FDA v. AMERICAN COLLEGE OF OBSTETRICIANS AND GYNECOLOGISTS
SUPREME COURT OF THE UNITED STATES
FOOD AND DRUG ADMINISTRATION, et al. v. AMERICAN COLLEGE OF OBSTETRICIANS AND GYNECOLOGISTS, et al.
on application for stay
The Government seeks a stay of an injunction preventing the Food and Drug Administration from enforcing in-person dispensation requirements for the drug mifepristone during the pendency of the public health emergency. The Government argues that, at a minimum, the injunction is overly broad in scope, given that it applies nationwide and for an indefinite duration regardless of the improving conditions in any individual State. Without indicating this Court’s views on the merits of the District Court’s order or injunction, a more comprehensive record would aid this Court’s review. The Court will therefore hold the Government’s application in abeyance to permit the District Court to promptly consider a motion by the Government to dissolve, modify, or stay the injunction, including on the ground that relevant circumstances have changed. See Febre v. United States, 396 U. S. 1225, 1225–1226 (1969) (Harlan, J., in chambers); see also Parr v. United States, 351 U. S. 513, 520 (1956). The District Court should rule within 40 days of receiving the Government’s submission.
Justice Alito, with whom Justice Thomas joins, dissenting.
The Government has filed an emergency application to stay an injunction against enforcement of a longstanding drug-safety rule issued by the Food and Drug Administration (FDA). Six weeks have passed since the application was submitted, but the Court refuses to rule. Instead, it defers any action until the Government moves in the District Court to modify the injunction and the District Court rules on that motion, a process that may take another six weeks or more.
There is no legally sound reason for this unusual disposition. The only justification even hinted by the Court is the possibility that modification of the injunction may be required due to changes in the severity of the problems caused by the COVID–19 pandemic, but that possibility does not justify the Court’s refusal to rule. Indeed, for all practical purposes, there is little difference between what the Court has done and an express denial of the Government’s application. In both situations, the FDA rule may not be enforced, and in both situations, the Government is able to move the District Court to modify the injunction based on changed circumstances. See Horne v. Flores, 557 U. S. 433, 447 (2009) (Federal Rule of Civil Procedure 60(b)(5) “provides a means by which a party can ask a court to modify or vacate a judgment or order if ‘a significant change . . . in factual conditions’ . . . renders continued enforcement ‘detrimental to the public interest’ ” (quoting Rufo v. Inmates of Suffolk County Jail, 502 U. S. 367, 384 (1992))).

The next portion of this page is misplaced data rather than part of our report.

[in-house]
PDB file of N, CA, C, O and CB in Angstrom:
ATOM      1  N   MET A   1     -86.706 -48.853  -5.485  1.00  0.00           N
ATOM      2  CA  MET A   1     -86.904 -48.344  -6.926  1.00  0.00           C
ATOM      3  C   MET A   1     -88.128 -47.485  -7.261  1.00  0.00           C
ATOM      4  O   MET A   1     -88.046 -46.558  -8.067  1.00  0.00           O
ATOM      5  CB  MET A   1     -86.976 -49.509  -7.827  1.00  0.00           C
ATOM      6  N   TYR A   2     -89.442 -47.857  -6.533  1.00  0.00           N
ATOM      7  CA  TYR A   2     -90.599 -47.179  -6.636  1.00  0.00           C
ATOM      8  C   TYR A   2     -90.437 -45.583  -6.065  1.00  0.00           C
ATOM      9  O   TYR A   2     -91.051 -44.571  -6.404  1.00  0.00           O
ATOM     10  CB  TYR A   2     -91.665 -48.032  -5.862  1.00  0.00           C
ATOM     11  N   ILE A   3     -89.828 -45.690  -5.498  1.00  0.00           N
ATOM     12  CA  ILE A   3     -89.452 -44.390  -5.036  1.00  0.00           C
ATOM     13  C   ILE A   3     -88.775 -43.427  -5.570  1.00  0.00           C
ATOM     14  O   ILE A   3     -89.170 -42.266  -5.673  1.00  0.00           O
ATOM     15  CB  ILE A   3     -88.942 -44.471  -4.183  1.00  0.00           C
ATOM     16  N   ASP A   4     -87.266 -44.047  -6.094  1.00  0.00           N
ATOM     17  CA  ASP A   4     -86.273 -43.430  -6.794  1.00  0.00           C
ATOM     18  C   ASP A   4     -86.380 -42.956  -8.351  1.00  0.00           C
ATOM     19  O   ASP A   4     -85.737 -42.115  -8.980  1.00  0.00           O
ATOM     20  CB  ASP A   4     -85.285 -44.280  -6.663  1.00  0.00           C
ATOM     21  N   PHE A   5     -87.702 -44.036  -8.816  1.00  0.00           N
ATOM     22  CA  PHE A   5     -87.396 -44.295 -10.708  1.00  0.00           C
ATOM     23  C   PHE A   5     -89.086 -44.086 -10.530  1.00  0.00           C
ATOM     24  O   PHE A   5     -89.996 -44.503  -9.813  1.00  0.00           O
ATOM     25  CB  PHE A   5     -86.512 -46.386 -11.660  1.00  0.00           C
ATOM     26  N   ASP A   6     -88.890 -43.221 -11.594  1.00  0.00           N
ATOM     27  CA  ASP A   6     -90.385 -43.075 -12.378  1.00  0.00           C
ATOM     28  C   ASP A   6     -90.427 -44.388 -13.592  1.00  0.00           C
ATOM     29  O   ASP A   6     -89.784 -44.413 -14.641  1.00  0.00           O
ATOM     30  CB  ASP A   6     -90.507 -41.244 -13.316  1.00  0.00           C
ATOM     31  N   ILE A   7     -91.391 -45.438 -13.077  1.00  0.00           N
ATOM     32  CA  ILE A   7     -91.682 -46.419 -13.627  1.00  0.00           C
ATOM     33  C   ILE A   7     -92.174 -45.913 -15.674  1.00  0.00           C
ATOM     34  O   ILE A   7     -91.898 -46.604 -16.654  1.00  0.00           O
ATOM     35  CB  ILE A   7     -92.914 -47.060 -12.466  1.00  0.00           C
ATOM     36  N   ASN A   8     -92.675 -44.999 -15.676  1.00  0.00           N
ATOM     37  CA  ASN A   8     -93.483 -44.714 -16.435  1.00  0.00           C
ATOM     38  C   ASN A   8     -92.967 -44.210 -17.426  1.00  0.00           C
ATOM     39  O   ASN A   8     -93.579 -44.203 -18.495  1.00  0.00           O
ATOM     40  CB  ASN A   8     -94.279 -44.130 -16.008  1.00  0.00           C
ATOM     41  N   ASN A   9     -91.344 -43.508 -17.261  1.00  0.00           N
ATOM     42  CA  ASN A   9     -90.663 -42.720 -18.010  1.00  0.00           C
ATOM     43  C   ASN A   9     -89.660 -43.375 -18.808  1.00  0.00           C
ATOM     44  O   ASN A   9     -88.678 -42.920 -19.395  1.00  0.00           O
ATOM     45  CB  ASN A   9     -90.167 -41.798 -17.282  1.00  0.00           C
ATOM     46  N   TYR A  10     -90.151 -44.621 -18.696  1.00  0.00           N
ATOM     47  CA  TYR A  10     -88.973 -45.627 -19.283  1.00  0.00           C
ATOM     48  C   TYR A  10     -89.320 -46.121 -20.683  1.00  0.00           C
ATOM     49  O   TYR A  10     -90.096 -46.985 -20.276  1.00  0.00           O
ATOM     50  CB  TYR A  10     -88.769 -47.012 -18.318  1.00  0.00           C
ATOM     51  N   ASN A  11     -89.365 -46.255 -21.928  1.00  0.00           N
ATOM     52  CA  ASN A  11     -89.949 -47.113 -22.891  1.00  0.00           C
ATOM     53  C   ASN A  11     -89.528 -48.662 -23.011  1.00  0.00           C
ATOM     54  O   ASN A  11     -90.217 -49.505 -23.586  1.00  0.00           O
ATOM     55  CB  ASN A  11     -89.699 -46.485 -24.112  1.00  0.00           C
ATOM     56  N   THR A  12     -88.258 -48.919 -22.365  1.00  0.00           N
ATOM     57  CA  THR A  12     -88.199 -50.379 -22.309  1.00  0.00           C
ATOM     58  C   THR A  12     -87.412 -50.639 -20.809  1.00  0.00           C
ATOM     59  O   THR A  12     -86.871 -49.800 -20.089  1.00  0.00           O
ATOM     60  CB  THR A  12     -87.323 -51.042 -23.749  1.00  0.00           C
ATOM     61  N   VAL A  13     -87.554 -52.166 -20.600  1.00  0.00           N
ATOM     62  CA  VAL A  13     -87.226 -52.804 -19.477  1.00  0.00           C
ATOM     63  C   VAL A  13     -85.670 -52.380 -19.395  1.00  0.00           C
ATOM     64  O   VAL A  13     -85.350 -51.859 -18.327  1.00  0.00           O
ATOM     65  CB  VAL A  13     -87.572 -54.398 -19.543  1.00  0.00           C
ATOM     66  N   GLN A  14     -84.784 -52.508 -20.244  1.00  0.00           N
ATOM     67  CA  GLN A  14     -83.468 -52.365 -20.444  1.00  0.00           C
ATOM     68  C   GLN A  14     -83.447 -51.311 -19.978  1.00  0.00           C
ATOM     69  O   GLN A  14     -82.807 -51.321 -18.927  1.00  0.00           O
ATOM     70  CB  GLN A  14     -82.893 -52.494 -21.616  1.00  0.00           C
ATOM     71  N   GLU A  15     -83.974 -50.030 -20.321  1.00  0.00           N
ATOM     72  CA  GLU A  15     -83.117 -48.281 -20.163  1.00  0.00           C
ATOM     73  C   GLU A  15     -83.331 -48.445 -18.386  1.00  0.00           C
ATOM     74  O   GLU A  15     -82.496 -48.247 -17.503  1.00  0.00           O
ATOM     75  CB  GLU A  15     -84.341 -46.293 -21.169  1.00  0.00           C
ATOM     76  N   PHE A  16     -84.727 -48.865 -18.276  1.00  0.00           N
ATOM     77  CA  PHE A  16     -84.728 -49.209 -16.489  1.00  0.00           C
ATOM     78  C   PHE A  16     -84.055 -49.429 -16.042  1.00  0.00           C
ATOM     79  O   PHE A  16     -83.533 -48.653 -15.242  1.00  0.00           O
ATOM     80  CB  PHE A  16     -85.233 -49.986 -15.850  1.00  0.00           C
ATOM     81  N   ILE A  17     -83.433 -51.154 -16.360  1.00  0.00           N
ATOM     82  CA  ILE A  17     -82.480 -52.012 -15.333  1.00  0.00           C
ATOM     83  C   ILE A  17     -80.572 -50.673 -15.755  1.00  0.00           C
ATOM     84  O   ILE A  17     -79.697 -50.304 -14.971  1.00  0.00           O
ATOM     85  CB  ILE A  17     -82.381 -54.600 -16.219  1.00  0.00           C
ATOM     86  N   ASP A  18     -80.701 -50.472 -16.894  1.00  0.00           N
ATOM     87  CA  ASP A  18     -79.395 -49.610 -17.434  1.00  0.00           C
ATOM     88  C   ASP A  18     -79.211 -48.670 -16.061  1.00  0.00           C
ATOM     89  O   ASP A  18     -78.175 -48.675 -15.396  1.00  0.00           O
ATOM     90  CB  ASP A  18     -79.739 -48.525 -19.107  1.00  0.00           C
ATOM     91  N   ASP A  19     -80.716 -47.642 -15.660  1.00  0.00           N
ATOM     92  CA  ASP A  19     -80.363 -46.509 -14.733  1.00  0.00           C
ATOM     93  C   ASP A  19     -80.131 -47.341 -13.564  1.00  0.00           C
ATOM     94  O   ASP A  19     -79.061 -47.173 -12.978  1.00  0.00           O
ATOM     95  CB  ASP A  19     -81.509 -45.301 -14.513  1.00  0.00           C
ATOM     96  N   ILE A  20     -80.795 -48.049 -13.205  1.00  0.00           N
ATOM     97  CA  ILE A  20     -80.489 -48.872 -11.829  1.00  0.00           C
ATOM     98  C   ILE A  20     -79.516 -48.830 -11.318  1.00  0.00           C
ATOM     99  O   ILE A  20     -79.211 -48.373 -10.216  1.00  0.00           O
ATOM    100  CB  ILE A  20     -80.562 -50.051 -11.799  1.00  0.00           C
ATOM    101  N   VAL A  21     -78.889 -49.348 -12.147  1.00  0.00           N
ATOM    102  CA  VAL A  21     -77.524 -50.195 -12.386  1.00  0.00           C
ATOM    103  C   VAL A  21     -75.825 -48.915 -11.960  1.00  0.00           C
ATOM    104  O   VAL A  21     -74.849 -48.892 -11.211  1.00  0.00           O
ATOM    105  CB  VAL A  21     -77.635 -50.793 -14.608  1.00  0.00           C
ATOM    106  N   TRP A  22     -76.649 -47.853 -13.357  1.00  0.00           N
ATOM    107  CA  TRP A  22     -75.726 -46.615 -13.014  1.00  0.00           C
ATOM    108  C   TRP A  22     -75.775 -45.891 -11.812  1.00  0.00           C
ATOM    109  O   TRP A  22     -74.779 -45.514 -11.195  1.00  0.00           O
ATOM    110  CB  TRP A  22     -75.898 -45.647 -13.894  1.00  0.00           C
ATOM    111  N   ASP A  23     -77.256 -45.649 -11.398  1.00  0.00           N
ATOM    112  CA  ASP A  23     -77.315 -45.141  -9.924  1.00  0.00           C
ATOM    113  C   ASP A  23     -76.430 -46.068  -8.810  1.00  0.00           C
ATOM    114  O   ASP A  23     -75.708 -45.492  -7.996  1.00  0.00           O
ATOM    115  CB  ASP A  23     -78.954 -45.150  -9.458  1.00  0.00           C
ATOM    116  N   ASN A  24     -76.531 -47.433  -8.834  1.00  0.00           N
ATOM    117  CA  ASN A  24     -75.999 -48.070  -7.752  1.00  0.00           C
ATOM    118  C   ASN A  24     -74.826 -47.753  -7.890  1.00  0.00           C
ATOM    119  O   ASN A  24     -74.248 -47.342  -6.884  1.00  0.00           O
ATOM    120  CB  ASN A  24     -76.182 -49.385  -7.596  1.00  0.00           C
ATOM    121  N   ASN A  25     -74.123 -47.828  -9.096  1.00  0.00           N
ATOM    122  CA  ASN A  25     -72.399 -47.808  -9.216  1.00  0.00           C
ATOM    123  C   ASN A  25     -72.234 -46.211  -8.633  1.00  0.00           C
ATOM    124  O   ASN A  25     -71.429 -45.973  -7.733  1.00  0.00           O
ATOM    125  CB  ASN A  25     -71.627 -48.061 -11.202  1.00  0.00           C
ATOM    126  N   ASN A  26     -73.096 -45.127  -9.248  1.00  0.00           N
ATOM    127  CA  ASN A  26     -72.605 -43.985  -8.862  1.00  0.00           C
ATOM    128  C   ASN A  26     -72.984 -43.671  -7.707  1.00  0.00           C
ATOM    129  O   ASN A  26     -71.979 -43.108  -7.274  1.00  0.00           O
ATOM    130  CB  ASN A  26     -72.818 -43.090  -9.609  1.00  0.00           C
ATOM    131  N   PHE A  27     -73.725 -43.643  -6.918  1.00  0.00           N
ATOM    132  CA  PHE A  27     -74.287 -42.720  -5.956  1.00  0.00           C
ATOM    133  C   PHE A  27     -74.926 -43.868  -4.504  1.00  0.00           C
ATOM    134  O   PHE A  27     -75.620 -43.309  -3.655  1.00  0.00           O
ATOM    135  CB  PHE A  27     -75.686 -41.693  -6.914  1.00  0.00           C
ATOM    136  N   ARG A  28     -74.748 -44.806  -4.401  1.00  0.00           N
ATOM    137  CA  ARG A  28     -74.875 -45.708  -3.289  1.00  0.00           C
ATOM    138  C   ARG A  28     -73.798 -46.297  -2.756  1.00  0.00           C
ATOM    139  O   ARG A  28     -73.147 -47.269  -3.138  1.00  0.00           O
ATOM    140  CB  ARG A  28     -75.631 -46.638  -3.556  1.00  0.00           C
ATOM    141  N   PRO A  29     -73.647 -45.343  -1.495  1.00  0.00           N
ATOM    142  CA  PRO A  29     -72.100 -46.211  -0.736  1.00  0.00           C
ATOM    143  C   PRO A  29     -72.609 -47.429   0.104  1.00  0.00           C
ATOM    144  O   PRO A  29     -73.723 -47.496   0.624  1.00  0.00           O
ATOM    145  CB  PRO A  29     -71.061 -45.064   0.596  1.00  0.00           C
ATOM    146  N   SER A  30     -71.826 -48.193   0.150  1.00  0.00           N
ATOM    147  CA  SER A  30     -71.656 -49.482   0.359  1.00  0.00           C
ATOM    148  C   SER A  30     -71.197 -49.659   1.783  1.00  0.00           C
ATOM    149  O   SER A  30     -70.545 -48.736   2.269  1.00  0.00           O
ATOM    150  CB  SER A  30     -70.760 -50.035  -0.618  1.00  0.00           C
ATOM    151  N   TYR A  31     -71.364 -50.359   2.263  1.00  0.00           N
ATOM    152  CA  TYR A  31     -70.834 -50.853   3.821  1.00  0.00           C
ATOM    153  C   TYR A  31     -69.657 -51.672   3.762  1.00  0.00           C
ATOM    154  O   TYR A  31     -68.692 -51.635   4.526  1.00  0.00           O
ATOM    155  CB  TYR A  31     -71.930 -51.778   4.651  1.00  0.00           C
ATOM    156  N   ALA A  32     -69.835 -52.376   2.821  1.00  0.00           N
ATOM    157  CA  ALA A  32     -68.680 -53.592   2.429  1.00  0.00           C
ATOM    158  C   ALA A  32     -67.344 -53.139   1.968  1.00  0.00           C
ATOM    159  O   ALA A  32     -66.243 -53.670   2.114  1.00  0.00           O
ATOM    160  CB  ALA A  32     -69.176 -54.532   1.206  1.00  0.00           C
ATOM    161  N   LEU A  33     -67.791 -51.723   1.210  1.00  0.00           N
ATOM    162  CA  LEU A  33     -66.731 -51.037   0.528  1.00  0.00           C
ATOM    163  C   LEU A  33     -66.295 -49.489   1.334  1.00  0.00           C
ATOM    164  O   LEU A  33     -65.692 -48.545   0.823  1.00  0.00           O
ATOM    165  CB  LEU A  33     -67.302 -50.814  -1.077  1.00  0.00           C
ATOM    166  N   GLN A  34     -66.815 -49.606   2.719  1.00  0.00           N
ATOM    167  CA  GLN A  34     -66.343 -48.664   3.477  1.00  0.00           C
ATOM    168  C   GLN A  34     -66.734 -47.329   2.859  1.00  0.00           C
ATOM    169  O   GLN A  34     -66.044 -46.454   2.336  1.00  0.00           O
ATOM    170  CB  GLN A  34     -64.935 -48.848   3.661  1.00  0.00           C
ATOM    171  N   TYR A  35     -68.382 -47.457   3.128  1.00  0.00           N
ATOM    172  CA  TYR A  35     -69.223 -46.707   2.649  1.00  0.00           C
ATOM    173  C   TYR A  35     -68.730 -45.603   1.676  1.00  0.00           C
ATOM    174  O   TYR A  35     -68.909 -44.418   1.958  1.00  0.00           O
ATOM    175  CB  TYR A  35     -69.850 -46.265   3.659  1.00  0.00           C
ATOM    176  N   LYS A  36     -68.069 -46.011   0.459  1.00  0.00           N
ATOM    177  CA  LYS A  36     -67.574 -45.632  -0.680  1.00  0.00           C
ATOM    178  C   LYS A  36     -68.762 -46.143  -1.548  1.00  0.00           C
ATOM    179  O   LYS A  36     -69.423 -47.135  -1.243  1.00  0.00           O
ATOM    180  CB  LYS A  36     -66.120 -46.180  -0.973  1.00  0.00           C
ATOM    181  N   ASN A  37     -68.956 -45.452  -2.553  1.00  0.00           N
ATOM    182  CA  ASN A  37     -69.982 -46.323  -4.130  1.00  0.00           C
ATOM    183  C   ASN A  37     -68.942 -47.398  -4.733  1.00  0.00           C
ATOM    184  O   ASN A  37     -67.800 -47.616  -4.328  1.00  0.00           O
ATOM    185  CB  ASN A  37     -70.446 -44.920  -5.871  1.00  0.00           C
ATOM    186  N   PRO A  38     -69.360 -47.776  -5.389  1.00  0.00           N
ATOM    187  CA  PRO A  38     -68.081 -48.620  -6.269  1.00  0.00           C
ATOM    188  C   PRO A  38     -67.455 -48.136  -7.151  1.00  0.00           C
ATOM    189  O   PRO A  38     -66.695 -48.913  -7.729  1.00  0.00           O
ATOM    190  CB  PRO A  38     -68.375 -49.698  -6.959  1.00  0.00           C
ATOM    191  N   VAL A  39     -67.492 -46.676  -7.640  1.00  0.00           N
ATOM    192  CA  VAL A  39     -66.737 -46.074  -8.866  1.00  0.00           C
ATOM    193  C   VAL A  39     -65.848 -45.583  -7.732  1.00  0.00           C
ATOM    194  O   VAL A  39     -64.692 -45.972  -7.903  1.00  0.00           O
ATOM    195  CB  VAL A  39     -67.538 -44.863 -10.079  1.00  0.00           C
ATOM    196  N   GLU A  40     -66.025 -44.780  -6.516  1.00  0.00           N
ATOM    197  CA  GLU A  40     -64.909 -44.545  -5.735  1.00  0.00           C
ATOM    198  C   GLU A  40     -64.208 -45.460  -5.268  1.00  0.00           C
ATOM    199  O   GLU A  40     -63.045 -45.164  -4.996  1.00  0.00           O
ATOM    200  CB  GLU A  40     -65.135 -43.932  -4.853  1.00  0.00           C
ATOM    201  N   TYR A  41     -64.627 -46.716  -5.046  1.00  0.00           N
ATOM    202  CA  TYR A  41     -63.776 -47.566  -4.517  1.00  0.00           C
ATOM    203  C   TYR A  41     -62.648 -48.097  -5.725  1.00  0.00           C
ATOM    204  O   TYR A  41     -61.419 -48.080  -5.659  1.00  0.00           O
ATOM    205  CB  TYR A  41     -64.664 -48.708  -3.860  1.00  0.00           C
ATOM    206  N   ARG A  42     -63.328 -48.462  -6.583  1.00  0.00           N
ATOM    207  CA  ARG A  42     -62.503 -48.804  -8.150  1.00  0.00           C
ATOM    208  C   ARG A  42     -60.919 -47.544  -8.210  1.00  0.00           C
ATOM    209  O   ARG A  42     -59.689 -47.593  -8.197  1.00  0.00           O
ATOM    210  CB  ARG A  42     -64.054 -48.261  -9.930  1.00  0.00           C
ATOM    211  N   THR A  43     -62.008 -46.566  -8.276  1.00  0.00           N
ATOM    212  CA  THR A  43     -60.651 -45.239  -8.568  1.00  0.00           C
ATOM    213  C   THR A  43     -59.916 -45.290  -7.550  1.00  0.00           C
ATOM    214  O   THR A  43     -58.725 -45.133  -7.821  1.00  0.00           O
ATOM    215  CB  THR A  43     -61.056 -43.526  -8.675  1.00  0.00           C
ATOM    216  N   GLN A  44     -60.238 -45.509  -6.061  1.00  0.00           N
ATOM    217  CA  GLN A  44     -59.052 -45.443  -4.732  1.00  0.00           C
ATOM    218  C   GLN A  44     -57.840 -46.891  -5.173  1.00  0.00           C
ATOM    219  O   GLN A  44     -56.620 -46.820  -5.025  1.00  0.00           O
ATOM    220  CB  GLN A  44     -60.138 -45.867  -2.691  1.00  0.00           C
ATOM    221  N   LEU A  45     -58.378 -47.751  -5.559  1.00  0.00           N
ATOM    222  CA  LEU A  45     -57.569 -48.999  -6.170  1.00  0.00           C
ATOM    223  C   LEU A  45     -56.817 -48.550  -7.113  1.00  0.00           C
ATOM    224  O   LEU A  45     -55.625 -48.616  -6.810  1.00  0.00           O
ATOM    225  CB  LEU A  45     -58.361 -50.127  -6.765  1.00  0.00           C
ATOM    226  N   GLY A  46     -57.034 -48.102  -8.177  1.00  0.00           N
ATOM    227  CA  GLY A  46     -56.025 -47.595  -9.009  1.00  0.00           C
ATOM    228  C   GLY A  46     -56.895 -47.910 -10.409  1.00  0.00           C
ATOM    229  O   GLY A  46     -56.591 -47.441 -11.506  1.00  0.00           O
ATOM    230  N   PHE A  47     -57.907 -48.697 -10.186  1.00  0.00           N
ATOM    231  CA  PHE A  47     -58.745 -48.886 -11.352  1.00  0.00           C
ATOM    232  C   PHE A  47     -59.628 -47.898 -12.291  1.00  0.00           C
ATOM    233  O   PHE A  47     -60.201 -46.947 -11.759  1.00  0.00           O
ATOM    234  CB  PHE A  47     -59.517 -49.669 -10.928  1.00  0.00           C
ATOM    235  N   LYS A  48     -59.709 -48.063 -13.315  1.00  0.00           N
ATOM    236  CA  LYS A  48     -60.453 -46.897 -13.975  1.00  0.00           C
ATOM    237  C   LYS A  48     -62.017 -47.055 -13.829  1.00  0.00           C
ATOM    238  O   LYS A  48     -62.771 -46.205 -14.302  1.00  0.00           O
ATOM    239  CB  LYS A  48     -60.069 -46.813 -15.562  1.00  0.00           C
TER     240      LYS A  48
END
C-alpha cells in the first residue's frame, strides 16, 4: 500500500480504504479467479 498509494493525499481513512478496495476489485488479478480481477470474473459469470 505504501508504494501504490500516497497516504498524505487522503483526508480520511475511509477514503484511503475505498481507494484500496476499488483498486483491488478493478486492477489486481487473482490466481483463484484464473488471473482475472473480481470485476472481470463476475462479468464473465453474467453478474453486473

There is, however, one difference (but not a legally significant one) between what the Court has done and the express denial of the Government’s application. Expressly denying a stay would highlight the inconsistency in the Court’s rulings on COVID–19-related public safety measures. In response to the pandemic, state and local officials have imposed unprecedented restrictions on personal liberty, including severe limitations on First Amendment rights. Officials have drastically limited speech, banning or restricting public speeches, lectures, meetings, and rallies. The free exercise of religion also has suffered previously unimaginable restraints, and this Court has stood by while that has occurred.
In South Bay United Pentecostal Church v. Newsom, 590 U. S. ___ (2020), this hands-off approach was defended on the following ground:
“Our Constitution principally entrusts ‘the safety and the health of the people’ to the politically accountable officials of the States ‘to guard and protect.’ Jacobson v. Massachusetts, 197 U. S. 11, 38 (1905). When those officials ‘undertake to act in areas fraught with medical and scientific uncertainties,’ their latitude ‘must be especially broad.’ Marshall v. United States, 414 U. S. 417, 427 (1974). Where those broad limits are not exceeded, they should not be subject to second-guessing by an ‘unelected federal judiciary,’ which lacks the background, competence, and expertise to assess public health and is not accountable to the people. See Garcia v. San Antonio Metropolitan Transit Authority, 469 U. S. 528, 545 (1985).” Id., at ___ (Roberts, C. J., concurring in denial of application for injunctive relief ) (slip op., at 2) (alterations omitted).